"I'm confident that we can address the challenge and that Ronald Reagan Airport will be open," Card said on Fox News Sunday. Only at issue, Card said, was "how quickly and under what circumstances."
The prime air gateway to the nation's capital - and just a few miles from the White House, the Capitol and the Pentagon - Reagan National is the only airport in the nation that remains closed.
All U.S. airports were shut down Sept. 11 to prevent further hijackings. The others have resumed operations, but security officials protested that reopening Reagan National would leave the seat of government vulnerable to an airliner diverted by suicide bombers.
As Bush administration officials debate the issue, the president has come under pressure from Congress and officials from the Washington area who contend that the airport is vital to the region's economy and an important symbol of American resolve.
Rumsfeld said his Pentagon office could be smashed with a "relatively minor course correction" of a rogue plane flying to or from Reagan National, but told Meet the Press that security concerns could be addressed.
"I think the way to deal with that is by proper training of people on the ground - the protection of aircraft, air marshals," Rumsfeld said, without elaborating on specific security proposals.
Military jets now patrolling over Washington could not protect the city from a rogue aircraft using Reagan National because there would not be enough time to react, the defense secretary said.
"That means that the problem is almost impossible to deal with from the air," Rumsfeld said. "But I think if we're able to deal with the problem on the ground, we have the best chance of seeing that this type of thing does not happen again.
"I personally am hopeful that Washington National will be open," he added. "I think that it would be a shame if we had to alter our behavior. When we do that to any great extent, the terrorists win."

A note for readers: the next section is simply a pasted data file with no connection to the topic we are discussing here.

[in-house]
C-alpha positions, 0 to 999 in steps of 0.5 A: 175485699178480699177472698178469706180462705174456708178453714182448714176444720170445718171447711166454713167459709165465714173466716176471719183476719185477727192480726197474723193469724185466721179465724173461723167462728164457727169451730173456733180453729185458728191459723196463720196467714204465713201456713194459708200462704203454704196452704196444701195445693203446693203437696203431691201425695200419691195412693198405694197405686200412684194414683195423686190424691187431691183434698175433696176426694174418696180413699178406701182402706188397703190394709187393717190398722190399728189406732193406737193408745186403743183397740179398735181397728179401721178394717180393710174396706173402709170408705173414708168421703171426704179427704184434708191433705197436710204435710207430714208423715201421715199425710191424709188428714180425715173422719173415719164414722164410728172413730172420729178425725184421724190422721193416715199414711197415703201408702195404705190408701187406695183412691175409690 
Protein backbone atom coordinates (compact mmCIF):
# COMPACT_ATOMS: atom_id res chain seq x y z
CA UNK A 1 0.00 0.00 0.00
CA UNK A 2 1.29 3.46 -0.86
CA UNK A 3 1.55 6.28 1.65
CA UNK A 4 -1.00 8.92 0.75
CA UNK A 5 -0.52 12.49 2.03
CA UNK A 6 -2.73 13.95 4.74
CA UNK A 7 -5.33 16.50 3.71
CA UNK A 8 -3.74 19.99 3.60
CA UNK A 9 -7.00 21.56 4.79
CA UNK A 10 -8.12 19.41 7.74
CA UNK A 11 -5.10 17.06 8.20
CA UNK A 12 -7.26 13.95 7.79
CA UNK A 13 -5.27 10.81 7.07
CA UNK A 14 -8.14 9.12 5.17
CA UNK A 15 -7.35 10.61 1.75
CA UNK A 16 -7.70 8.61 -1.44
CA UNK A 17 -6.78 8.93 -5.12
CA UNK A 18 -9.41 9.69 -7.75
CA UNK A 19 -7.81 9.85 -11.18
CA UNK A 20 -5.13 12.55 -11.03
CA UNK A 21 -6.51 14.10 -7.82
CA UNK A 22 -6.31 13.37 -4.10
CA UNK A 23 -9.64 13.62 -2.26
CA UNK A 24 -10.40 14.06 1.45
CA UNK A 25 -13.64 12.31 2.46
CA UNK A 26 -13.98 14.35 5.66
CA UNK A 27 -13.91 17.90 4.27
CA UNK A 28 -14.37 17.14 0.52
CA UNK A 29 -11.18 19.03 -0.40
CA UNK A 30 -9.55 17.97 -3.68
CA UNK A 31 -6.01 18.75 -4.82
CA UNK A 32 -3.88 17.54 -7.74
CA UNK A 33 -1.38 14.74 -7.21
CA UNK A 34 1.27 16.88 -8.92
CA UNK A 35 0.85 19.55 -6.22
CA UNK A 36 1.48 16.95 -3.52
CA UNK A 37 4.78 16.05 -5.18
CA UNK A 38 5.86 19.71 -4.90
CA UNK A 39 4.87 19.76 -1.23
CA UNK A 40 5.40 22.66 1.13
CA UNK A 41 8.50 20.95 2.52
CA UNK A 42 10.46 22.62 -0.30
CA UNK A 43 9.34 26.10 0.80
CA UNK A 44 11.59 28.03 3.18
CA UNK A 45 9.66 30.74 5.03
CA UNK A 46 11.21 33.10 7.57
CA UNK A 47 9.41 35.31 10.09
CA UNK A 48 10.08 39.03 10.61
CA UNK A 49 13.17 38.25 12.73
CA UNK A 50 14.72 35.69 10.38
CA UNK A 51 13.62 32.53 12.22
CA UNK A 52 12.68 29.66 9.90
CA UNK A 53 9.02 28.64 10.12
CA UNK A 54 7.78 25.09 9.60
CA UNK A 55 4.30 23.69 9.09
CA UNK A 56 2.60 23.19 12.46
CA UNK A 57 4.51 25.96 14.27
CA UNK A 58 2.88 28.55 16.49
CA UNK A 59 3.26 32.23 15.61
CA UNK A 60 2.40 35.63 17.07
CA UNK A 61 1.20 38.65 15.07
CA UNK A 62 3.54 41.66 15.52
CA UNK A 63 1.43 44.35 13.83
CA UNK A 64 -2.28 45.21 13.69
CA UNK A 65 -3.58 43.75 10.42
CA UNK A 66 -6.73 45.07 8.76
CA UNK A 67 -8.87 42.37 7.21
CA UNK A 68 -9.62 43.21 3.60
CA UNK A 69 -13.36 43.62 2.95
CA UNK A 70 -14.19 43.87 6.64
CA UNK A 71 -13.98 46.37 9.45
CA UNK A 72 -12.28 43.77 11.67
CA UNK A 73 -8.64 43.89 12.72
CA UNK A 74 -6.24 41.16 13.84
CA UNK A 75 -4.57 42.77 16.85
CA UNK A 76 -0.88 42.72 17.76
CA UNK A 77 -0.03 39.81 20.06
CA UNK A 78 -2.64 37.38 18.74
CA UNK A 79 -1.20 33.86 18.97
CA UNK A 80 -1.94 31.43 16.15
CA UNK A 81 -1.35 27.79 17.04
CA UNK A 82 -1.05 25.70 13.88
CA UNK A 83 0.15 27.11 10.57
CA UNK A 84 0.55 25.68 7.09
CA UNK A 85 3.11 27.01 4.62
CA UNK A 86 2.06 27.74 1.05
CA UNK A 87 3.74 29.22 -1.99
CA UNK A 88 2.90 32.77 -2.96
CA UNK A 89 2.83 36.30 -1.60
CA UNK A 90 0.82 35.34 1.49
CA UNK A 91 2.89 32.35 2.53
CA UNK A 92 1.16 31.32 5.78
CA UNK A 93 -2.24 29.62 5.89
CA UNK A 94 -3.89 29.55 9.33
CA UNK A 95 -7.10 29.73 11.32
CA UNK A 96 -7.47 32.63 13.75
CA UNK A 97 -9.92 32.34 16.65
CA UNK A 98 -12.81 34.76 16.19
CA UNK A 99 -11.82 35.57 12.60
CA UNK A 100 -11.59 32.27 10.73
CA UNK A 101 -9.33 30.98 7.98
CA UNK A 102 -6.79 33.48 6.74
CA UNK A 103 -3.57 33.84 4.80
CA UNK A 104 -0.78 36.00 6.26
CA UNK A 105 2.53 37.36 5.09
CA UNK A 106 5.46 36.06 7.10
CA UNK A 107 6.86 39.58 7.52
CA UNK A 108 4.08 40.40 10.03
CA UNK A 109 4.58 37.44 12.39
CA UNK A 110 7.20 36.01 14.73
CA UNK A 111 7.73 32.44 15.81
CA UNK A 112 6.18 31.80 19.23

Discussion about defense of the "homeland," as the United States is now being referred to in government circles, occurred as the U.S. military continued preparations for action against Osama bin Laden.
Army Gen. Henry H. Shelton, whose stint as chairman of the Joint Chiefs of Staff was to expire at midnight last night, declined to discuss a television report out of Qatar over the weekend that five members of an American special forces team had been seized by Afghan forces.
"We won't have any comment about the reports that are coming out of the Middle East," Shelton said on the ABC program This Week.
On Saturday, officials of Afghanistan's ruling Taliban denied the report, and a senior Bush administration official cast doubt on it's accuracy.
The general echoed the theme of other officials who sought yesterday to portray the threat posed to America as real and serious, but not crippling or larger than life.
He noted that before the Persian Gulf war in 1991, Iraqi forces had been described as "10 feet tall," but were quickly vanquished.
Knight Ridder/Tribune and The New York Times contributed to this article.